Paramount Theatre adds a jewel with opening of School of the Arts

By Bill Dwyer for Chronicle Media

Exterior signage for the new Paramount School of the Arts was recently installed. (Paramount photo)

Downtown Aurora already has it’s crown jewel, the 1,888-seat Paramount Theatre, which enjoys a national reputation for its shows and historic architectural beauty.

Last Saturday the city celebrated the addition of a second jewel to that crown with the opening of the $35 million Paramount School of the Arts. The facility is housed in a building previously part of Waubonsee Community College on Stolp Street.

More than 1,000 people joined an array of local officials for opening day  ceremonies.

The new center is expected to be a boost to Aurora in several ways.

With it’s numerous rehearsal and performance spaces and music and dance studios, the facility will directly benefit the Paramount Theater and it’s many projects as well as the people of Aurora.

The school will offer dance, music and theater classes for people ranging in age from young children to seniors, numerous other classes like costume design, stage design and choreography. There will also be access to a  recording studio.

Several residential apartments will be available onsite for visiting directors, actors, playwrights and instructors.

The new 167-seat Joanne McKee Studio Theater joins the Paramount Theater, with it’s 1,888 seats, and the more intimate Copley Theater across the street. Together they will allow allow the Paramount organization to grow the number of annual performances from the current 300 to more than 1,000.

During a media preview last week, Shannon Cameron, Director of Education and Community Involvement called the facility, “one stop shopping for the arts.” She said the intention is to offer the widest range of performing arts training possible, one that will pay dividends on many levels.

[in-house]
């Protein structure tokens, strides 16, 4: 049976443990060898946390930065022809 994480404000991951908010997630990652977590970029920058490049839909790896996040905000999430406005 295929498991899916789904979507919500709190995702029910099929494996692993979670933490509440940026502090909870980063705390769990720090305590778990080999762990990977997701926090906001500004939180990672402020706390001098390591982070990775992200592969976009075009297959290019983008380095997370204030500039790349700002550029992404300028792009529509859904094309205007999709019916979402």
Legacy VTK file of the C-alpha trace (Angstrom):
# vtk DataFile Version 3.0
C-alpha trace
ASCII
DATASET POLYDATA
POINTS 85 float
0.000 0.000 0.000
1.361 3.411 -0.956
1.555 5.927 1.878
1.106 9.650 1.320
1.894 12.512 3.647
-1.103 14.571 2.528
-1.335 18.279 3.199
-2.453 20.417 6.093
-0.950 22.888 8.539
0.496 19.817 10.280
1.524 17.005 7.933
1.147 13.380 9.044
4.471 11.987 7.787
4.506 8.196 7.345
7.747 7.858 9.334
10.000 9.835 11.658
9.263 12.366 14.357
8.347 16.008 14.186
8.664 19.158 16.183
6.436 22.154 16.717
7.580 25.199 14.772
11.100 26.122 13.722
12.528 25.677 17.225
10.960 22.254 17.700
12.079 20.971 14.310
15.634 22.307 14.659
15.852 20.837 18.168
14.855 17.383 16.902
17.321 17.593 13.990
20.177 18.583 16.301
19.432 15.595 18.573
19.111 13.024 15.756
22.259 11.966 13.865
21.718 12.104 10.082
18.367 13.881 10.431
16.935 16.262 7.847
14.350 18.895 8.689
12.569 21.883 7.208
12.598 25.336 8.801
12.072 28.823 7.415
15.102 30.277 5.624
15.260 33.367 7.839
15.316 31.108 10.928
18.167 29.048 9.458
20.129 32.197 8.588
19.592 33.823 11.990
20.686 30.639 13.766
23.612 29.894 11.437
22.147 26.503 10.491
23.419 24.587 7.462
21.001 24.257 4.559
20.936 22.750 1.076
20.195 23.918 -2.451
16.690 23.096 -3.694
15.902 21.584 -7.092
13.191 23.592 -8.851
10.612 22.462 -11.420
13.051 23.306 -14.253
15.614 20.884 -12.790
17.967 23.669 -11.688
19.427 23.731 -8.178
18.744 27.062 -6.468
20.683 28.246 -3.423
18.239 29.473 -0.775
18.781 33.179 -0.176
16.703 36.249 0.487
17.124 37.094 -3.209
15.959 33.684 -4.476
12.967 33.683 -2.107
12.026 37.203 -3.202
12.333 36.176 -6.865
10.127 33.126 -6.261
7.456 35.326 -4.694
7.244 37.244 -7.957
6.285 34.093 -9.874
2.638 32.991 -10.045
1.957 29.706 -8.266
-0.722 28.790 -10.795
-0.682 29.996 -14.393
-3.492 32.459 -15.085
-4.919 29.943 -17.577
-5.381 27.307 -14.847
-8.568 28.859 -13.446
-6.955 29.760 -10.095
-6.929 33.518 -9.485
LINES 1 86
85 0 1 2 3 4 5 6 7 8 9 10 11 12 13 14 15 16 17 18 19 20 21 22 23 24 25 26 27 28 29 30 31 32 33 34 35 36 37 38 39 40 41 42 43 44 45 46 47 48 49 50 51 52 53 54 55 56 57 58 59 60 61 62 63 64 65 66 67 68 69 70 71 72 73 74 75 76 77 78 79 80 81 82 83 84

While one goal is to train people for professional theater, Cameron said, it will also give young people the sort of experiences that helps them grow personally and be better able to give back to society.

“We’re hoping this is a safe space for everyone in the community,” she said. “Where they have ownership of it.”

“They may become great artists, but they also may become great doctors and mothers and fathers, great change agents in the world because of their foundation in the arts.”

John Savage, a member of the Aurora Civic Center Authority and of Act 2, which is raising funds for the performing arts center, called the school’s opening a “brand new chapter” in the Paramount Theater’s history.

“It’s going to have such an amazing impact on people young and old, on downtown Aurora, on the City of Aurora and the entire Chicagoland theater community.”

Savage noted that the new school was the result of the dedication of many people who donated time and money—more than 5,500 individuals have contributed $4,625,000 to Act 2 so far.

Shannon Cameron, director of Education and Community Involvement at the new Paramount School of the Arts in Aurora. (Photo by Bill Dwyer / for Chronicle Media)

Jonathon Hylton, President of the Aurora Civic Center Authority praised the hard work and vision of Paramount Theater President and CEO Tim Rater and recalled how things were seven years ago when they first endeavored to make the school a reality